Regular attacks on private messages, outside of war or within one’s own state, emerged through a halting process, linked to the legal and technical characteristics of telephone and wireless traffic, especially from foreign countries. Radio-telephones emerged around 1930, their traffic easily intercepted. Effective modes of security for states did not arrive until 1942-3. Private shields remained weak. From 1960, private messages were transmitted in large volumes by satellite or wireless media and easy for all states (liberal or otherwise) to intercept, unlike cable, line telephone, or post. Many states began to systematically intercept foreign messages of this sort, especially commercial traffic like telexes, and gradually expanded to include telephone calls. This expansion was enabled by the absence of legal restraints and end of taboos about violating individual privacy, coupled with the rise of radical pragmatism. States mired in decades of hot and cold wars learned the value of communications intelligence, like Ultra in the Second World War. Liberals viewed the traffic of foreign states as fair game, and the privacy of foreign individuals as collateral damage. Totalitarian states became even more cynical than before. These processes were driven by the presence of communications intelligence institutions, huge in size, that wanted to exploit all modes of data collection, even if that drove them to vacuum insignificant data in extraordinary quantities. These modes included the ease — almost the inevitability — for antenna farms to suck in satellite telecommunications, and the ability of computer generated keywords to guide scarce human monitoring toward individual messages.

In the analog age, however, work against private traffic was constrained not merely by the perennial problems of limits to computing and analytical power, but by difficulties with data storage and retrieval. Telephone messages captured on tape could only be assessed after the physical motion of reels and through the craftwork of human analysts. The monitoring of satellite communications during the cold war intercepted some data in motion (missing the greater masses carried by the post, and cables) but none of that at rest: most of the take was foreign, and little from one’s citizens.

From 1990, however, the internet became the core of communications, as did the telephone – much would have changed had messages moved only over telegraph cables controlled by, and accessible to, just a few companies and states. Paper mail, which constrained the capture of communications and interception because of the labour required, gave way to electronic mail, dispatched by telephone lines, and carried voice and print messages. Data at rest and in motion became unified and digitized, simple to acquire, store, retrieve, analyse – and to intercept. It all could be attacked by the same cryptanalytical means. Communications, carried online and through wireless telephones by signals that crossed national boundaries promiscuously, linked to any data stored on computers connected to the internet, became open to interception by all comers at once, not merely to states with sole control over cables or postal services. This material could be copied as easily as electrons, although retrieval and analysis remained frustrating.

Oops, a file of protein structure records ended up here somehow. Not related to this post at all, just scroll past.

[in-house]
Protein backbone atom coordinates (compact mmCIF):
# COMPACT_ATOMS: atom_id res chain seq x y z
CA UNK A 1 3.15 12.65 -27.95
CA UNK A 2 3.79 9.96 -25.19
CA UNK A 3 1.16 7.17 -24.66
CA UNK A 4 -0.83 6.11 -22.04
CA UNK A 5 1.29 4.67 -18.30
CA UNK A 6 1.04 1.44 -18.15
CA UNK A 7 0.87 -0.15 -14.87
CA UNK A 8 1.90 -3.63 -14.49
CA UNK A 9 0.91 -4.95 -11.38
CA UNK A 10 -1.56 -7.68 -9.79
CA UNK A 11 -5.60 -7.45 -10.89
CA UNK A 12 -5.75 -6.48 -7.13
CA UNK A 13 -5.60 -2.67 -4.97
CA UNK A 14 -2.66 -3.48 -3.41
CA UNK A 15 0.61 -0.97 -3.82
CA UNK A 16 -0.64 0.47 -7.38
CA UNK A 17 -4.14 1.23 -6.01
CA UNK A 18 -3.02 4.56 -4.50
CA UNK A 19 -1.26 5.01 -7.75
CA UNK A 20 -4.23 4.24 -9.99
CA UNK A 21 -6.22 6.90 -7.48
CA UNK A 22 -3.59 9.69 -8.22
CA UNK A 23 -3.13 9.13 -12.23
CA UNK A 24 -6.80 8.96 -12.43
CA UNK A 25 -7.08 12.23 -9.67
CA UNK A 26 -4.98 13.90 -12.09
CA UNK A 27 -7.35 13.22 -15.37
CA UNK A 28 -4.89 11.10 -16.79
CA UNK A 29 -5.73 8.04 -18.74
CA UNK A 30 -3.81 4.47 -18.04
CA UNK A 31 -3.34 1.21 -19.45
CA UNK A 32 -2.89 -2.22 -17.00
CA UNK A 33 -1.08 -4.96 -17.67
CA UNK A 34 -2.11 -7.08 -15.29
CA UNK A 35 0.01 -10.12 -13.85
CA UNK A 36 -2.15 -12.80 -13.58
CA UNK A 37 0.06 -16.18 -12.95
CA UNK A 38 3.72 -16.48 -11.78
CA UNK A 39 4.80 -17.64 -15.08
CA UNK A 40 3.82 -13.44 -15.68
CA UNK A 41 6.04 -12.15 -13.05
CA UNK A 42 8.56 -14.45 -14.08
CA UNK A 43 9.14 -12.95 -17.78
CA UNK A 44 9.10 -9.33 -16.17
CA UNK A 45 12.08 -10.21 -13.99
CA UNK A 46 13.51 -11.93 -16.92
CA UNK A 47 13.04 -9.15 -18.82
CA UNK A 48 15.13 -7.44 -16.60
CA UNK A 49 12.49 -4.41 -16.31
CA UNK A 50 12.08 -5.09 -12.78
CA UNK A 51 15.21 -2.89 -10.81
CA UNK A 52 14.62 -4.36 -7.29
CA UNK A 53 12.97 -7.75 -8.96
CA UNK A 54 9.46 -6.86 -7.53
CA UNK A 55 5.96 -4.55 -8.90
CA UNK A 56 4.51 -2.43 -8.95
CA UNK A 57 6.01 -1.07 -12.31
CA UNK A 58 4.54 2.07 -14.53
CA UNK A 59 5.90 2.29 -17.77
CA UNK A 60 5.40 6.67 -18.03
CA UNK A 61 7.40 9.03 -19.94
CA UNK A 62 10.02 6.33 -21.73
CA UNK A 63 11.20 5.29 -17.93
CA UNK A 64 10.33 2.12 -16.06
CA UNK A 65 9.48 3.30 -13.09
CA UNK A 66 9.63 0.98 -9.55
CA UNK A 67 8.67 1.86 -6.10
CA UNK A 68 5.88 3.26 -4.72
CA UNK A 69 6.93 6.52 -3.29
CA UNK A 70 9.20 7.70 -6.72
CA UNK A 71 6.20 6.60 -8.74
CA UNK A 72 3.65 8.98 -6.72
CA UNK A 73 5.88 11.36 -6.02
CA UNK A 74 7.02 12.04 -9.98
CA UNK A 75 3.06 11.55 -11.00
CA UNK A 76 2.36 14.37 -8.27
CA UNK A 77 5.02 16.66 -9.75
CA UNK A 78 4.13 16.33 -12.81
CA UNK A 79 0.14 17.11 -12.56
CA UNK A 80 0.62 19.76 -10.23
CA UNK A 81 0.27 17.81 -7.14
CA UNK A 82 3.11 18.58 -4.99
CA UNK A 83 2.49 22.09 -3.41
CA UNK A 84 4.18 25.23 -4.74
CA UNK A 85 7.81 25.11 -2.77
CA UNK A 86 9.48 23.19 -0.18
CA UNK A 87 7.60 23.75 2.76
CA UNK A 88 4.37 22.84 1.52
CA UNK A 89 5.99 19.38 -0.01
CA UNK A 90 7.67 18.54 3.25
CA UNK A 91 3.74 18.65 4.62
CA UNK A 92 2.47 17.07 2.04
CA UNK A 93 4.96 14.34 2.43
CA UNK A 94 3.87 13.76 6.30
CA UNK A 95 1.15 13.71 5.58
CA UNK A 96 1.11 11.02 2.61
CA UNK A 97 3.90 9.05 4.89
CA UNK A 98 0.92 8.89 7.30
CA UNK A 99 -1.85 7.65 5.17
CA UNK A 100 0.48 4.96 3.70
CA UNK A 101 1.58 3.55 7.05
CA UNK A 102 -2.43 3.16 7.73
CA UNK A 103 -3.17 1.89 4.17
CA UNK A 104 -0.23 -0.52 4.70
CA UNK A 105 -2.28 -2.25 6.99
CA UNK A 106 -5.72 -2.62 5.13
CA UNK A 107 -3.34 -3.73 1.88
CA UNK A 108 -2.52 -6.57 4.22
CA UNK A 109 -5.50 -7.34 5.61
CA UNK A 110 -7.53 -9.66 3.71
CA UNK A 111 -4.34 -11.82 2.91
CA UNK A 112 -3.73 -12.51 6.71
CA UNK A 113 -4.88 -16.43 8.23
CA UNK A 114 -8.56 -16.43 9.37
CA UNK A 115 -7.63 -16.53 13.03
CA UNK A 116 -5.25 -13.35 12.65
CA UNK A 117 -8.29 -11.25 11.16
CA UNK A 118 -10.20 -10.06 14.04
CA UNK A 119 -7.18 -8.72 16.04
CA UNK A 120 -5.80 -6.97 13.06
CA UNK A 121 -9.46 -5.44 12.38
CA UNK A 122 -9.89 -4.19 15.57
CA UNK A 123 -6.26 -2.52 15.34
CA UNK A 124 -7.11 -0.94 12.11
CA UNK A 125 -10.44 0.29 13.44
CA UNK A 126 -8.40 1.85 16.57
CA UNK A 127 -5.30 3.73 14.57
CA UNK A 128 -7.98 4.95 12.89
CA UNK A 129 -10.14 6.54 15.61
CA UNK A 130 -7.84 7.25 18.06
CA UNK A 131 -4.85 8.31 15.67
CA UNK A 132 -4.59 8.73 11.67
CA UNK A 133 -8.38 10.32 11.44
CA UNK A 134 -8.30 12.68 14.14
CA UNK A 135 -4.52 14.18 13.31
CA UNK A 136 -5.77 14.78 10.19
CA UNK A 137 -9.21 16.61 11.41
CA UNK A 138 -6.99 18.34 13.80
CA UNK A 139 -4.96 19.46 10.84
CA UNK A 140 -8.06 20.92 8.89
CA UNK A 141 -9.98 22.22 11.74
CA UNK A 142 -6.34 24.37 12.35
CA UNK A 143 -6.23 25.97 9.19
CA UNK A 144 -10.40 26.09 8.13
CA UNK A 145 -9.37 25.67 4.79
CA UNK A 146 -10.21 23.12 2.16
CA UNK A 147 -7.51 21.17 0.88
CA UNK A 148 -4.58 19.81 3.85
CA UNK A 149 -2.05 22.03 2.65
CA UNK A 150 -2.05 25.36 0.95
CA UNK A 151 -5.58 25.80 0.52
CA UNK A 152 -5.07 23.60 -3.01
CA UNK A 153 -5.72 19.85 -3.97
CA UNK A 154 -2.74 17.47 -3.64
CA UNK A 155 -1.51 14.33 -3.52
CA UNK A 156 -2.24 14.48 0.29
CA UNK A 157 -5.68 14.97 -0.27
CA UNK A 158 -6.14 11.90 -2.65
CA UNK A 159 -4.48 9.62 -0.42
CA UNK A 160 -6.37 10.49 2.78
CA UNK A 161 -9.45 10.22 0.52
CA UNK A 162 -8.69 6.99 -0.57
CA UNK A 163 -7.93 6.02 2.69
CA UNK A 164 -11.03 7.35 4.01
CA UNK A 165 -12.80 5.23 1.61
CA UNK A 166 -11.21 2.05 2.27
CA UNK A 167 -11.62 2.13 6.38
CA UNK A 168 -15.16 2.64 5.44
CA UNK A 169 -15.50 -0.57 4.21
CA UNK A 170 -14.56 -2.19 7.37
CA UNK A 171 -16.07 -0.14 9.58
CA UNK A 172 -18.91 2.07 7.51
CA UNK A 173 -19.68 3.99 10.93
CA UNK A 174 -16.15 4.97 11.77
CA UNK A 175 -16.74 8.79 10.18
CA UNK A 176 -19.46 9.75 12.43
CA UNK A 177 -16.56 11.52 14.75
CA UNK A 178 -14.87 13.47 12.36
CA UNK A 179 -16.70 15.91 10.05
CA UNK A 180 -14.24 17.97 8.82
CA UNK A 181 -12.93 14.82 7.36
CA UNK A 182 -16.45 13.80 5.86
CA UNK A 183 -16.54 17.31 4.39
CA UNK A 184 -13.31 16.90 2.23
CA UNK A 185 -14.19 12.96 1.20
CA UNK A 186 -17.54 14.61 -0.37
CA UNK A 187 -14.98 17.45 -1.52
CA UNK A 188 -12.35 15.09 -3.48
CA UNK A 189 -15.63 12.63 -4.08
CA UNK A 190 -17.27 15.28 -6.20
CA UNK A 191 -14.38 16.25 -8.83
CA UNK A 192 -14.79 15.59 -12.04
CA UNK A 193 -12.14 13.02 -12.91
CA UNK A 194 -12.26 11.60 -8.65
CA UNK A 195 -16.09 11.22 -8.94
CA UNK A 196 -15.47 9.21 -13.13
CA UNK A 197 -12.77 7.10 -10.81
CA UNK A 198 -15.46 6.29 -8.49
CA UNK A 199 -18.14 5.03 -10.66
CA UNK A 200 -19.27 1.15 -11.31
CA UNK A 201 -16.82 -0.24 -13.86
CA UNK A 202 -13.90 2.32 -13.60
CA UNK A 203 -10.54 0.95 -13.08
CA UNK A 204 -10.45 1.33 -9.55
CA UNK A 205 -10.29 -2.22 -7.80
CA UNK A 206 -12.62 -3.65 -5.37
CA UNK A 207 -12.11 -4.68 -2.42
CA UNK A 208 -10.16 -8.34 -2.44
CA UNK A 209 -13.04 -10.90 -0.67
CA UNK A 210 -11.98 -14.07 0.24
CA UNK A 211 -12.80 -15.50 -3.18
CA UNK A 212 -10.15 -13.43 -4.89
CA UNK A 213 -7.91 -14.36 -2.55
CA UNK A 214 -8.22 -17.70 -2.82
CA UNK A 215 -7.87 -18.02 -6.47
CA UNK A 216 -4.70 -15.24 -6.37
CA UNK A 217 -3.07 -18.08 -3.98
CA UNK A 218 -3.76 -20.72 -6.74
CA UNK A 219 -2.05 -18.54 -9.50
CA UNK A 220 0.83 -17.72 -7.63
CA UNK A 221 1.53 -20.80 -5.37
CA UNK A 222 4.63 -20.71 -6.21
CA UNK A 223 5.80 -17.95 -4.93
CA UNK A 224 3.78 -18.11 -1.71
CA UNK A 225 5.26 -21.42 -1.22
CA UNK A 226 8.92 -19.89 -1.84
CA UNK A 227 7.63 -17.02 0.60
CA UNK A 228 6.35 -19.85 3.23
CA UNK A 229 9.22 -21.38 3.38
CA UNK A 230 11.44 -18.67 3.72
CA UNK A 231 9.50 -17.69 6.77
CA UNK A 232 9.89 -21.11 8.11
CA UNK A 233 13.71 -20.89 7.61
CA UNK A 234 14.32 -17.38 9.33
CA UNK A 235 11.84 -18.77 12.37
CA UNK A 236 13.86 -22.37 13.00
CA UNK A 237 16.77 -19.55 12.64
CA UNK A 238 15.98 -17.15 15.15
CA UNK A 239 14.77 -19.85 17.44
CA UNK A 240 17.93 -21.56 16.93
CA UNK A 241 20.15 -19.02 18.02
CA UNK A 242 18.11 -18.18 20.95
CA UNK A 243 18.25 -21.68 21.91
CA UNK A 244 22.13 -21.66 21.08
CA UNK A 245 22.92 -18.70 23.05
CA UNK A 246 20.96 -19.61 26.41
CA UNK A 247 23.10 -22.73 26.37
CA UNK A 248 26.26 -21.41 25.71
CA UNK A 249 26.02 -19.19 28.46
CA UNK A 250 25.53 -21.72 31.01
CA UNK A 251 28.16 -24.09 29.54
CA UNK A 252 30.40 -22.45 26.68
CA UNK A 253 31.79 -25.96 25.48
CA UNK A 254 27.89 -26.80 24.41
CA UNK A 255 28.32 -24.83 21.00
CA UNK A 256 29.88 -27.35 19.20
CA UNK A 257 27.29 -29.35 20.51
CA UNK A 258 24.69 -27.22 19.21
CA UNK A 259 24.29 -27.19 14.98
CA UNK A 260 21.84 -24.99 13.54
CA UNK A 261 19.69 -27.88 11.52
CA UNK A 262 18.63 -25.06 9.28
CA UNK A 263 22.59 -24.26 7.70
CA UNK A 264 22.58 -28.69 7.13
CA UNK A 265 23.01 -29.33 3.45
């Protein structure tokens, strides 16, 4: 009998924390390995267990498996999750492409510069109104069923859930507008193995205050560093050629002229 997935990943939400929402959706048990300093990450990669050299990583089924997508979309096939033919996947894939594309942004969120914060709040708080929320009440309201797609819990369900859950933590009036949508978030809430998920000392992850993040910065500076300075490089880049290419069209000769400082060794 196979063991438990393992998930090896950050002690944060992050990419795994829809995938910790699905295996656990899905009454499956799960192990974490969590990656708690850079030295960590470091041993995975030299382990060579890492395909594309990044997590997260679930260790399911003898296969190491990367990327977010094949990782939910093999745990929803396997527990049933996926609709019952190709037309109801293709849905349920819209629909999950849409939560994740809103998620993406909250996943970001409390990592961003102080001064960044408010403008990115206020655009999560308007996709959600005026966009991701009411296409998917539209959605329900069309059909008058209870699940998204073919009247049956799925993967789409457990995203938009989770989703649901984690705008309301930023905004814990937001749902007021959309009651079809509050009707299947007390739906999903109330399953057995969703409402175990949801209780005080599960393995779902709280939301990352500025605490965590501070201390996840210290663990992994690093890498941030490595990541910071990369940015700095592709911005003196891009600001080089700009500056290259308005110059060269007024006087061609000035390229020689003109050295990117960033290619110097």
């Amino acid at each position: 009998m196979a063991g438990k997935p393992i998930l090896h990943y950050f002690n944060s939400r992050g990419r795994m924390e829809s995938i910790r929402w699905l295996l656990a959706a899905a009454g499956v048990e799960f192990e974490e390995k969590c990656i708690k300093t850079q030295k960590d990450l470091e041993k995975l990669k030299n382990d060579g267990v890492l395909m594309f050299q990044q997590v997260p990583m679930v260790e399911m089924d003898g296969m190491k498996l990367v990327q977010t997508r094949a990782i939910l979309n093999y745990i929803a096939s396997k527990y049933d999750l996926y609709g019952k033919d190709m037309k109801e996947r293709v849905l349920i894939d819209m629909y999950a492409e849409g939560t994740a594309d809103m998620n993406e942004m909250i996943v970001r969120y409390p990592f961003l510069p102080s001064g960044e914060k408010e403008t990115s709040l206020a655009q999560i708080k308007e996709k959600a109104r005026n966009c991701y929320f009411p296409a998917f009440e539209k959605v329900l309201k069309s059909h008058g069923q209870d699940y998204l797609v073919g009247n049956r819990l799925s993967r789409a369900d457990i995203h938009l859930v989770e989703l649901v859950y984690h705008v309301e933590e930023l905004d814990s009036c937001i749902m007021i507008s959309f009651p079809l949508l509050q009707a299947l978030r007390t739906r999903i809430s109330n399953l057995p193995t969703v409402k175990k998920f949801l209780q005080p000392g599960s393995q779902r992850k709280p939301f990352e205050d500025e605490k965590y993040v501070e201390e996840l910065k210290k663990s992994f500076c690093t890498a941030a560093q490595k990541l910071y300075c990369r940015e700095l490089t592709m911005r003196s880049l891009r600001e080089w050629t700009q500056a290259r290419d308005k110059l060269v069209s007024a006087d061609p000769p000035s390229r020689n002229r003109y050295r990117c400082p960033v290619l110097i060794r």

These changes in communication and information also enabled the emergence of the largest and most complex human commons ever known, a social market. This market centred on the unparalleled ability of people to communicate, and for messages to be intercepted. It was marked by the self-interest, cooperation, warfare, intelligence gathering, deception, and security characteristics of the individuals, states, and pirates that abound on every commons. In order to maximise their gains from this social market, people sought to simplify the processing of information. They paid for that end with privacy, thus easing piracy. Privacy and surveillance are problematic concepts as attitudes toward them vary by culture and time. There may have been no more privacy or less surveillance in villages, than there is in the global village.  Bourgeois forms of privacy and respectability, intended to contain surveillance, limited one’s opportunities on the signals market. Given the mass of other people one could best find individuals, attract their attention or pursue comparative and mutual advantage by combining openness with the constant transmission of, and search for, broad and narrow signals. People commodified others, and themselves. Voting with their digits, they assigned privacy a low price, if sometimes pretending its value was higher. Their modes of communication transformed the relations between their reputations, and themselves. New needs to communicate outweighed old modes of privacy, producing a society based on signals and surveillance, both as subject and object.

These social and technological developments created unprecedented abilities to intercept and transmit signals. They transformed privacy and surveillance, intelligence and security, and old distinctions between states and individuals, and their competitions. The greatest change was not the ability of states to attack each other, or their own people, though these capabilities did rise. It was the ability of states to monitor foreign civilians, and above all of private parties to read anyone’s mail or memoranda, private or governmental, home or abroad.  As ever, states lacked the resources to read all of the traffic they could intercept, but they no longer were the only power on these seas. Individuals were more open to attack from pirates, and foreign governments, than on any other commons. Against this, for perhaps the first time in history, anyone could acquire cryptography proof against the best of codebreakers. Few did so. Most were exposed to attack from millions. Pirates had unprecedented power, precision and range.  States attacked the communications of foreign individuals and corporations far more than ever before in peacetime, and faced greater challenges in defending their citizens.